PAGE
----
Data Analyst Career Path 2024 We have access to way more information than we’ve ever had before. This has the potential to revolutionize the operations of many industries. But there’s a catch: without the skilled professionals that can expertly manoeuvre through this data, it’s just a useless lump of stagnant information. With data becoming increasingly integrated into nearly every industry, data analysts are now everywhere. According to the Canadian Job Bank, new job openings for Data analysts and administrators are expected to total 29,300 over the next 10 years.

With data analysts needed in just about every industry, you have a wide range of jobs and areas you can work in. Let’s dive in and discover how to become a data analyst and what kind of career you can expect.

What is a Data Analyst?

In simple terms, a Data Analyst is someone who, through self-learning or formal education, has acquired the skills and knowledge to collect, sort, analyze and interpret large datasets, often to uncover insights that organizations can use to drive their business objectives.

How To Become A Data Analyst

  • Get a Data Analytics Education
  • Acquire core technical skills
  • Get an Entry-Level Data Analyst job

Getting A Data Analytics Education

The first step to starting a new career in any field is to acquire the relevant foundational knowledge required for the job. As a data analyst, you will need to master the skills of Data acquisition, cleaning, interpretation and visualization. You will require data management skills and languages such as SQL, Python, R, and Javascript to manipulate and interpret the data in your databases. There are three main paths to acquiring this education:

  • Self-Study: The internet is a treasure trove of information. Suppose you have the time, discipline and commitment to dedicate yourself to a strict learning schedule. In that case, many online resources could help you acquire the foundational technical skills required to launch a career as a Data Analyst. While this is the least costly option, it involves focus and commitment.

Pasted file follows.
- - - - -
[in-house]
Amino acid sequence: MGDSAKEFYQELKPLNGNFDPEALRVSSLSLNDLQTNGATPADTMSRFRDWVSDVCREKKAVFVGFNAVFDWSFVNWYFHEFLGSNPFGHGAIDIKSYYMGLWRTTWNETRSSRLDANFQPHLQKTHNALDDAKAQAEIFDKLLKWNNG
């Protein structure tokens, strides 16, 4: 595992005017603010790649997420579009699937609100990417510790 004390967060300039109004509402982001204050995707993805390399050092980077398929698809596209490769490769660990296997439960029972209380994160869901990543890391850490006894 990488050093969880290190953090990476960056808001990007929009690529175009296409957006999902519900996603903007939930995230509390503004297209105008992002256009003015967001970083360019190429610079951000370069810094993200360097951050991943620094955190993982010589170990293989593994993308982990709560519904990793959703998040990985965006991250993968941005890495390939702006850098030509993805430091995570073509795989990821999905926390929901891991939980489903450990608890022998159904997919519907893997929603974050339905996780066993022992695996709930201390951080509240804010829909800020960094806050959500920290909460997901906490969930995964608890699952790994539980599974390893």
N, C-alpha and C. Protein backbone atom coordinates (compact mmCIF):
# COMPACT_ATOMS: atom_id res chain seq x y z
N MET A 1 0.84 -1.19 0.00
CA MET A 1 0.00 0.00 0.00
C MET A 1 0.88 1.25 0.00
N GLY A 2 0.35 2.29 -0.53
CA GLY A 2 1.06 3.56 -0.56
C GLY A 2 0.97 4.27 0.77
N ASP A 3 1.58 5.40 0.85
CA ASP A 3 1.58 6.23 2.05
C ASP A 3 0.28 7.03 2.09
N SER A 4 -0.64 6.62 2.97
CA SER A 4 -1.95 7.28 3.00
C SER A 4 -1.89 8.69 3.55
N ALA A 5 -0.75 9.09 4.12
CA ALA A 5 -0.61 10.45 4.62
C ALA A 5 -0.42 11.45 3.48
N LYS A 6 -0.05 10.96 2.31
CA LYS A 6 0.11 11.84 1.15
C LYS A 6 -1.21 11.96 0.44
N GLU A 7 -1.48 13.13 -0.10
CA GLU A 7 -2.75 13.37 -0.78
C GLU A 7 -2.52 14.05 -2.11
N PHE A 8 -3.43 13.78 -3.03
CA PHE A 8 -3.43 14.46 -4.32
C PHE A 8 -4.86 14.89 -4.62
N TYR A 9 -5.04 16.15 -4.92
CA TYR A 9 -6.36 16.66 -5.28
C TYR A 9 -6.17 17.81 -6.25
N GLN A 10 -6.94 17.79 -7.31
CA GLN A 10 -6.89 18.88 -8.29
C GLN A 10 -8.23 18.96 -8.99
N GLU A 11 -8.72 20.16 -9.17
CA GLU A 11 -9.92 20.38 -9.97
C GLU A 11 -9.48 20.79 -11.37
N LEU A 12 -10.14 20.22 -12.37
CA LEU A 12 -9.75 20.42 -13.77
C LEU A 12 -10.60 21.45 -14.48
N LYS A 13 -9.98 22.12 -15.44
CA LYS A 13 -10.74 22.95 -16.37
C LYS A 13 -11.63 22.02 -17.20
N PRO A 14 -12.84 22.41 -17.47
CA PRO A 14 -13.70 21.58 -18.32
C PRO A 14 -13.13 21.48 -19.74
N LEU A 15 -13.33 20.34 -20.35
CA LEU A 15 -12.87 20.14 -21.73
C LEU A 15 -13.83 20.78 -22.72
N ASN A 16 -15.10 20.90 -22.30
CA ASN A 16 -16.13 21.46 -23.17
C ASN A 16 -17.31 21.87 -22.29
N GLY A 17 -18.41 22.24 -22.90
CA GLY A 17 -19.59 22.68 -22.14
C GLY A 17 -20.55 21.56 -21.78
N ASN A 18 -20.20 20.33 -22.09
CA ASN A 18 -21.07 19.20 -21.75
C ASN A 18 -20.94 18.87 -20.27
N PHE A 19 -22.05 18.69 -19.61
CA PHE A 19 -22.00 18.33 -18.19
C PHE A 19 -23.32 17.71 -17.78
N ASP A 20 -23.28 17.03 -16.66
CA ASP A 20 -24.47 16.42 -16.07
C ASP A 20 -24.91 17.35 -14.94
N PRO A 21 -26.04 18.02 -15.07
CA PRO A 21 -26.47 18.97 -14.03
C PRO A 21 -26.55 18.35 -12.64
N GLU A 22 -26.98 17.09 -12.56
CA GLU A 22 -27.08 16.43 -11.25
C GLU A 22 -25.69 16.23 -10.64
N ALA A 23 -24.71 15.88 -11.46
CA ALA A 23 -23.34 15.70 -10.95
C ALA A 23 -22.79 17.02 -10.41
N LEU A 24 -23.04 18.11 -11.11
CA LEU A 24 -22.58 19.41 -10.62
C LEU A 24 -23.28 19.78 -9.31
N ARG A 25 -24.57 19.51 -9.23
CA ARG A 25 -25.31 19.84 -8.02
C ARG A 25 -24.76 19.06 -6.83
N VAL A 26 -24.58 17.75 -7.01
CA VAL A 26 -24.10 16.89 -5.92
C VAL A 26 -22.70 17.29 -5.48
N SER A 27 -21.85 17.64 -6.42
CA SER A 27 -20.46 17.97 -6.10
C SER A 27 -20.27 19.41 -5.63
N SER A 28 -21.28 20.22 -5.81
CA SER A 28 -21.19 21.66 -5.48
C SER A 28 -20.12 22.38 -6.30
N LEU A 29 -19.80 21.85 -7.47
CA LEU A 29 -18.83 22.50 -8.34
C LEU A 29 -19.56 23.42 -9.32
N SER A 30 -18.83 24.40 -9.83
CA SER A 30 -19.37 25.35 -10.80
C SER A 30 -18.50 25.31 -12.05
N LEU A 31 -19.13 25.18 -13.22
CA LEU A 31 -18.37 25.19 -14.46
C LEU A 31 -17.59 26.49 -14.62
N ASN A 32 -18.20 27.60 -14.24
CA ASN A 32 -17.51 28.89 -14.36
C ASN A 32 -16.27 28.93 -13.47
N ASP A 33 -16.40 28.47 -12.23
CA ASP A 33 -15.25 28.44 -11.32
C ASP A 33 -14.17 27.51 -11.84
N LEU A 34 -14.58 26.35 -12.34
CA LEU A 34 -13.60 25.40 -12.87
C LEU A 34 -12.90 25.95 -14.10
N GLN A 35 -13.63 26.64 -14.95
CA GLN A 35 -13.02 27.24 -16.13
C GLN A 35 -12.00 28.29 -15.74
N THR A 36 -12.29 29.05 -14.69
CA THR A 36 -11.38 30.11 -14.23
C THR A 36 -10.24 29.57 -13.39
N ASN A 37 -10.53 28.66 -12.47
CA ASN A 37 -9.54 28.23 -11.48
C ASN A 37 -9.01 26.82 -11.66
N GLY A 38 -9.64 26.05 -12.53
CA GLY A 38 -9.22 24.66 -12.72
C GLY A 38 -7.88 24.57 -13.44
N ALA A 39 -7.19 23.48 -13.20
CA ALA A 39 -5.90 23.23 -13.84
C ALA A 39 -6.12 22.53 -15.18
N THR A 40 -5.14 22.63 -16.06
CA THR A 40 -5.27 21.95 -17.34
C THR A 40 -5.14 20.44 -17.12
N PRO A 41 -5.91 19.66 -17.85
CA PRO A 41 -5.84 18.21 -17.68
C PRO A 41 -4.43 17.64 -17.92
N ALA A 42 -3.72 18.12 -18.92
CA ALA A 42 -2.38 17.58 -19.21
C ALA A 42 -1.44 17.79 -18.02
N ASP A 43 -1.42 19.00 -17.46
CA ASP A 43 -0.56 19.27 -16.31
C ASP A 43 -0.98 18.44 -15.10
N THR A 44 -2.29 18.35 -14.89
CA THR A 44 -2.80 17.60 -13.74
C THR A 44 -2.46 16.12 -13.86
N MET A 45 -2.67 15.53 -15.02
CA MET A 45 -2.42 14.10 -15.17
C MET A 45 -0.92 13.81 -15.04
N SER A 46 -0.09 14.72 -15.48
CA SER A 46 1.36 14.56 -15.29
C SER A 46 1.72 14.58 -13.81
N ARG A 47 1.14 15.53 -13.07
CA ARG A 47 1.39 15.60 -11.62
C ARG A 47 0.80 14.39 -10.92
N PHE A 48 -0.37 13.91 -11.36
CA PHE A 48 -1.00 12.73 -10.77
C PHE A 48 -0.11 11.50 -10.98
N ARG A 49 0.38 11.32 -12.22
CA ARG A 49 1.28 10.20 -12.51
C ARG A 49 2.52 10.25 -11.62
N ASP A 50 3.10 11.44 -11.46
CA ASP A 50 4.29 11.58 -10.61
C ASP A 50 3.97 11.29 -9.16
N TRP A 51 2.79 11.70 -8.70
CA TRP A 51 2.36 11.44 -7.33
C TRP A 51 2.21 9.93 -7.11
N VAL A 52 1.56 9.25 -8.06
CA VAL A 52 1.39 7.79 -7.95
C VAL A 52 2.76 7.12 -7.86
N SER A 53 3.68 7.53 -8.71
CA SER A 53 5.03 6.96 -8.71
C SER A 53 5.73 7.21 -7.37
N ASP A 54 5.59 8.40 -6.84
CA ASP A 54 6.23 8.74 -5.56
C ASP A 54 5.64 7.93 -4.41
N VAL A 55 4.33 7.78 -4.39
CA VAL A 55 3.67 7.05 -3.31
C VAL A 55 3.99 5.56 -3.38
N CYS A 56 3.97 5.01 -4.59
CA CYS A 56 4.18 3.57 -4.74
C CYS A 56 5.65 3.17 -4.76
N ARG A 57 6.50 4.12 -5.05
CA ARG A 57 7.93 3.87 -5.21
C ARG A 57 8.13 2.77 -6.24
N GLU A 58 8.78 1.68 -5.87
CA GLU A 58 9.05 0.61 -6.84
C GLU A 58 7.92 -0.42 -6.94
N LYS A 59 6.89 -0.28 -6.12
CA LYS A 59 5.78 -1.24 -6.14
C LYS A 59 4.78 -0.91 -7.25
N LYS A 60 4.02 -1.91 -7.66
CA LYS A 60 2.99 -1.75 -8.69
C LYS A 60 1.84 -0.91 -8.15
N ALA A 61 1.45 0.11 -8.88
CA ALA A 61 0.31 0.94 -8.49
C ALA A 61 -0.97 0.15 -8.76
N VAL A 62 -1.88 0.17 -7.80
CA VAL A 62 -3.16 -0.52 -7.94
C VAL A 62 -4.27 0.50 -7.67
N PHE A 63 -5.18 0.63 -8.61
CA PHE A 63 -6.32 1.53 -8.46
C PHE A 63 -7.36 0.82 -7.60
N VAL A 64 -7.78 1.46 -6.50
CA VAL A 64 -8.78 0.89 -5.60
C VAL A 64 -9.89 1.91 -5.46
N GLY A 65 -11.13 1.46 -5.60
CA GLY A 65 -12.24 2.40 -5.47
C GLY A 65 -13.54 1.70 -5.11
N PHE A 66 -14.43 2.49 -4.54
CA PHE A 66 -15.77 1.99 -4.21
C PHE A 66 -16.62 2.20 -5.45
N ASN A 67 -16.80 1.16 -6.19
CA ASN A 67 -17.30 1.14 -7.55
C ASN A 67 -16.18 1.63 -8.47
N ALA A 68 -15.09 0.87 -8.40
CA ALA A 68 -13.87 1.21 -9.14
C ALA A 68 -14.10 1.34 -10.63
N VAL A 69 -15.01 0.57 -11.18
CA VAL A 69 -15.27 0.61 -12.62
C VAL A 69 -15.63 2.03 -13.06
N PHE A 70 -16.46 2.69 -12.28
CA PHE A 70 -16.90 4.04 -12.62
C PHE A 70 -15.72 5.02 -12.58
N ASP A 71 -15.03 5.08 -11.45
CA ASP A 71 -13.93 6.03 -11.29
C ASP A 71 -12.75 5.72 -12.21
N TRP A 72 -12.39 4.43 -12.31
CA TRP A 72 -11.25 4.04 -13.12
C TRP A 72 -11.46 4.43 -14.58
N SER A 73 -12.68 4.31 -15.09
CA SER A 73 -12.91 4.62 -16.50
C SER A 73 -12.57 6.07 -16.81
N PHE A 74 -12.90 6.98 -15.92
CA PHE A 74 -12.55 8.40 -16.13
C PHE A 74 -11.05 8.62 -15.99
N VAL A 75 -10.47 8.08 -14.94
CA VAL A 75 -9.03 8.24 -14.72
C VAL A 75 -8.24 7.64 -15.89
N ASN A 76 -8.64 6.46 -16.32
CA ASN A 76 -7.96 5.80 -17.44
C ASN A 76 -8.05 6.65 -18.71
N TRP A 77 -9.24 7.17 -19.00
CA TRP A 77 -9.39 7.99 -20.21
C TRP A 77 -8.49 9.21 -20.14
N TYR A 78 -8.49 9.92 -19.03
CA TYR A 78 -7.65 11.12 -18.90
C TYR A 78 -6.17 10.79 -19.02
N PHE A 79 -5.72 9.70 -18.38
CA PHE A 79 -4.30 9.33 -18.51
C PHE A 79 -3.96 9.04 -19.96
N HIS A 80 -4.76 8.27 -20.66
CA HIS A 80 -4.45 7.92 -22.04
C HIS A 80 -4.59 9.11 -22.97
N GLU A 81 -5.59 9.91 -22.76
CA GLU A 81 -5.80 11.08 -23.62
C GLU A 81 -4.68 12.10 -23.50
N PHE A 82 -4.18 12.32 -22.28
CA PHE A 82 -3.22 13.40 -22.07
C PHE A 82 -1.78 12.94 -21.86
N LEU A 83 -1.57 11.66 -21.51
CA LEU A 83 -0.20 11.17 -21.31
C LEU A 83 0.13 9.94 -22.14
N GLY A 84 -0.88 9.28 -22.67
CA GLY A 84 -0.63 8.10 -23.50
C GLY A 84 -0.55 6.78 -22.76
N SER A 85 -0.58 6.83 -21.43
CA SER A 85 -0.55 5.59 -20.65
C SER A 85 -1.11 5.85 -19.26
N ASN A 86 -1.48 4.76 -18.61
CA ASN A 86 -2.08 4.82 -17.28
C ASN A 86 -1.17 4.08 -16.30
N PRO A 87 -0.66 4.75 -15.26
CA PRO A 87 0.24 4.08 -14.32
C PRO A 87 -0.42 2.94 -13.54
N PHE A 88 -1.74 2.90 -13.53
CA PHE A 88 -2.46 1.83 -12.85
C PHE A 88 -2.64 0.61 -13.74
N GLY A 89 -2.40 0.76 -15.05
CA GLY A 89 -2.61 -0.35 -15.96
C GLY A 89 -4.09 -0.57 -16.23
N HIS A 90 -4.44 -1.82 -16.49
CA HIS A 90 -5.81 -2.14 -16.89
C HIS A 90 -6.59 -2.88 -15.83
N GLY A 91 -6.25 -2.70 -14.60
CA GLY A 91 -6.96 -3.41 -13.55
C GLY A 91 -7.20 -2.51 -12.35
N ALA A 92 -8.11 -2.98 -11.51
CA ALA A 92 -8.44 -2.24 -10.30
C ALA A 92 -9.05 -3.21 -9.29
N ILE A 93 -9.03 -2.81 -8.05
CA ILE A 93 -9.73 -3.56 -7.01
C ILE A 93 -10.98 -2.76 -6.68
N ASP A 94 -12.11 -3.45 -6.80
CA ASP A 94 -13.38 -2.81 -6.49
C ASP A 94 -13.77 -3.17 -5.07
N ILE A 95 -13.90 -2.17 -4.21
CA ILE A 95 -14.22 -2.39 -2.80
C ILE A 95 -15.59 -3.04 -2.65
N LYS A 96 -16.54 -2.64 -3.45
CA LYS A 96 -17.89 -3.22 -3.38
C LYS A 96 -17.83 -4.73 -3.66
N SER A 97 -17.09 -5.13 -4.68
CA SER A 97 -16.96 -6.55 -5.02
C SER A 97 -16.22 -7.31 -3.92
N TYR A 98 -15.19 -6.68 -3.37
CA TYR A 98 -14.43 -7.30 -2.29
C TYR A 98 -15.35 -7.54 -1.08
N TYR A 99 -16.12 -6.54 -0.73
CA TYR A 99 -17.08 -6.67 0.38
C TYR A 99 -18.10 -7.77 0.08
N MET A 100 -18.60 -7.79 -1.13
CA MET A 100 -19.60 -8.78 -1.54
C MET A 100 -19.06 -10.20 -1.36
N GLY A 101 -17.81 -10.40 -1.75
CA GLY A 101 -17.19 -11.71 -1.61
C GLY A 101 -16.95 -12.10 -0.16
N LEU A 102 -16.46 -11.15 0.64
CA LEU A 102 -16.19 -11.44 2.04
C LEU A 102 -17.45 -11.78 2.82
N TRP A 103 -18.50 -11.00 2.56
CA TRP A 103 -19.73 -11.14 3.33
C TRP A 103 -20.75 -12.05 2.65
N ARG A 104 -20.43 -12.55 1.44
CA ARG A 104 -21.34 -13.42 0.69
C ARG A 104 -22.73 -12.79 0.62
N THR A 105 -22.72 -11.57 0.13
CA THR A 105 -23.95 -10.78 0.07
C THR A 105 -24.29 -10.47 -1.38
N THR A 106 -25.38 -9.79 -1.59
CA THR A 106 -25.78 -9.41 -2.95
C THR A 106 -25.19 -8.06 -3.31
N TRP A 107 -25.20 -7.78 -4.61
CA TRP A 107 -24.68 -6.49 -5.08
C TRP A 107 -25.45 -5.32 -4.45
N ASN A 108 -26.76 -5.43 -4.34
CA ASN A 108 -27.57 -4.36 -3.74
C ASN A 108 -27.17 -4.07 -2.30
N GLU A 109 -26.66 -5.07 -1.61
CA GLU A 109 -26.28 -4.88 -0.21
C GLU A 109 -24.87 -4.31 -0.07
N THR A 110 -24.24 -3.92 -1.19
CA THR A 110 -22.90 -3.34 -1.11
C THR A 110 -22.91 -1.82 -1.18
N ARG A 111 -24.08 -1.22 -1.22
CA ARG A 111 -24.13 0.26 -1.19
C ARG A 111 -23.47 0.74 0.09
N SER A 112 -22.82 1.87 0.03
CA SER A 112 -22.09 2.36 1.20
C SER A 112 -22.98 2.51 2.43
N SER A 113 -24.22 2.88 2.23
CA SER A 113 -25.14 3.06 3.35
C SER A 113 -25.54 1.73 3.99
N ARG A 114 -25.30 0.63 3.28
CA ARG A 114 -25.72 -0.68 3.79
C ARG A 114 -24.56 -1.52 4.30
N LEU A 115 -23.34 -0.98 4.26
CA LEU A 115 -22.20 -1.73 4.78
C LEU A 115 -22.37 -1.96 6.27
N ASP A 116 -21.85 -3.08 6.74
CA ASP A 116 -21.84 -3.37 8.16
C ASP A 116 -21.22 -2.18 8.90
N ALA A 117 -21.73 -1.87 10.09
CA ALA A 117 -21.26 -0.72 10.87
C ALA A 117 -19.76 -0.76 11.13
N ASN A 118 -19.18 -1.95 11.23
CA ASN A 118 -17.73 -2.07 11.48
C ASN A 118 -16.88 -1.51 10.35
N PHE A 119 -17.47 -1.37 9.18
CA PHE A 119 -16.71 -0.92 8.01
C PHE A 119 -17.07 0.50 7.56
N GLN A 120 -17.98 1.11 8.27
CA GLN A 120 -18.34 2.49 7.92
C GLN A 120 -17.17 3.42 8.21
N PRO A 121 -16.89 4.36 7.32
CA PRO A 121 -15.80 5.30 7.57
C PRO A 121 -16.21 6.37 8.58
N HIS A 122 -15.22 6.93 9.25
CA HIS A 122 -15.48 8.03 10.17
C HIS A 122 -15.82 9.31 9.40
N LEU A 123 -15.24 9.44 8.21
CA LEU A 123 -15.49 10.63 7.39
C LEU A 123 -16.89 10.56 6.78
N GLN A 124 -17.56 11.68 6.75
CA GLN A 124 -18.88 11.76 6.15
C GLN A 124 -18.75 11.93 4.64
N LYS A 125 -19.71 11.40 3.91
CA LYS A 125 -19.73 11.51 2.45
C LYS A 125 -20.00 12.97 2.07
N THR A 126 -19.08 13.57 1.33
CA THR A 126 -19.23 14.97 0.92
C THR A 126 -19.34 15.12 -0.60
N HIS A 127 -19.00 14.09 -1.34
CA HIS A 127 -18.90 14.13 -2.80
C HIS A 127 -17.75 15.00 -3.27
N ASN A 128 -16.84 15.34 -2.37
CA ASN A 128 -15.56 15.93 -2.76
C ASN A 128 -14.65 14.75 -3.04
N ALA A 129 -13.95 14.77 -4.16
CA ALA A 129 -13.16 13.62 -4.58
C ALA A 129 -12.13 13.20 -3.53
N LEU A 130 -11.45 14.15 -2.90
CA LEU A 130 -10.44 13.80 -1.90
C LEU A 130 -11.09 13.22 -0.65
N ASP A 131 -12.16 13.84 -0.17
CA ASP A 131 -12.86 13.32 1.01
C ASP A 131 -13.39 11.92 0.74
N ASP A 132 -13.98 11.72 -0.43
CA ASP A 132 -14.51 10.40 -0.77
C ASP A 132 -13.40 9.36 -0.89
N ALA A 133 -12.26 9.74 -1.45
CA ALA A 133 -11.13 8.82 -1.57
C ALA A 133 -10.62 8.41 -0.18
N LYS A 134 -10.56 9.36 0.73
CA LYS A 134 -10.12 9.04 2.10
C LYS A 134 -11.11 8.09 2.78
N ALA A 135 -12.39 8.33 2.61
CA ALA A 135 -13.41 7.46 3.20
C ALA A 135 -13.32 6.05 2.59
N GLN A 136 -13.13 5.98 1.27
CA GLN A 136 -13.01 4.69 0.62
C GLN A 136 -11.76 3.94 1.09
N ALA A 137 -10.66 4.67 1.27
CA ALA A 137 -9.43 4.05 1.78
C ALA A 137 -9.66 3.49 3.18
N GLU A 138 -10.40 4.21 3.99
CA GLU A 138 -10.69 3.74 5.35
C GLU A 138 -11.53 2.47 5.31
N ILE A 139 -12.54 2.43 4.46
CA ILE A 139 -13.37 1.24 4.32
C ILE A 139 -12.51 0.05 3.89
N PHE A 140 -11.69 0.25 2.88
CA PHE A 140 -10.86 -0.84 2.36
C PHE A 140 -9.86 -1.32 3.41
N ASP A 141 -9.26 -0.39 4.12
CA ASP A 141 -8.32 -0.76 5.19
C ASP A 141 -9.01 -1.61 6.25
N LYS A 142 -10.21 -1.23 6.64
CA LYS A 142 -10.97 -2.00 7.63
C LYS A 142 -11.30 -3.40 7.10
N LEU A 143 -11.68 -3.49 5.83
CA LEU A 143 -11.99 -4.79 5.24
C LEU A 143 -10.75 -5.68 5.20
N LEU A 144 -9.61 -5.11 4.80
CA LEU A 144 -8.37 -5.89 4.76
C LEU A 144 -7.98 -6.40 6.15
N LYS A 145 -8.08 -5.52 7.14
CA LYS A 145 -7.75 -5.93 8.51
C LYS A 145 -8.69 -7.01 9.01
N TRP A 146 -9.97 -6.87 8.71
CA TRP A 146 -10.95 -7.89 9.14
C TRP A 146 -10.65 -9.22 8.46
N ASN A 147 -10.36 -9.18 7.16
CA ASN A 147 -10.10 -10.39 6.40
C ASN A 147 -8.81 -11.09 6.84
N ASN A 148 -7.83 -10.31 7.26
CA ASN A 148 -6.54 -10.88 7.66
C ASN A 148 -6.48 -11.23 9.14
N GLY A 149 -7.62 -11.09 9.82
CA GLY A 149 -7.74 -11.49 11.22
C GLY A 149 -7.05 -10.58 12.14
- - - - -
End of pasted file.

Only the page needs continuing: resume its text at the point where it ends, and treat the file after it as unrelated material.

Unfortunately, it is easy to get overwhelmed by the number of available resources. Except you are using this option to advance along a similar Data-centric career path, you may have to consider getting additional industry-relevant certification. While employers no longer have a strict college degree rule, you do have to show some formal accreditation. You also miss out on developing many soft skills employers are looking for, which come from a structured and collaborative learning environment.

Pros: Cheapest option. Cons: Can be overwhelming. No accredited education diploma or certificate. Have to pass certifications on your own. No soft skills training.

  • College Degree: As the Data Analysis field gains popularity, it is now possible to find college degrees structured specifically around Data Analysis/Science. However, even if you don't take a specialized degree program, many employers will take a bachelor's degree in a related field, like statistics and computer science.

Manipulating data is the core function of the Data Analyst. A computer science degree that teaches you Python and Databases such as SQL and Advanced Excel will provide a solid foundation for launching a career as a Data Analyst. However, this route requires significant time and financial commitment. This is a good option for young people who plan to go to college anyway but less so for mid-career professionals looking to make a quick shift to Data Analysis.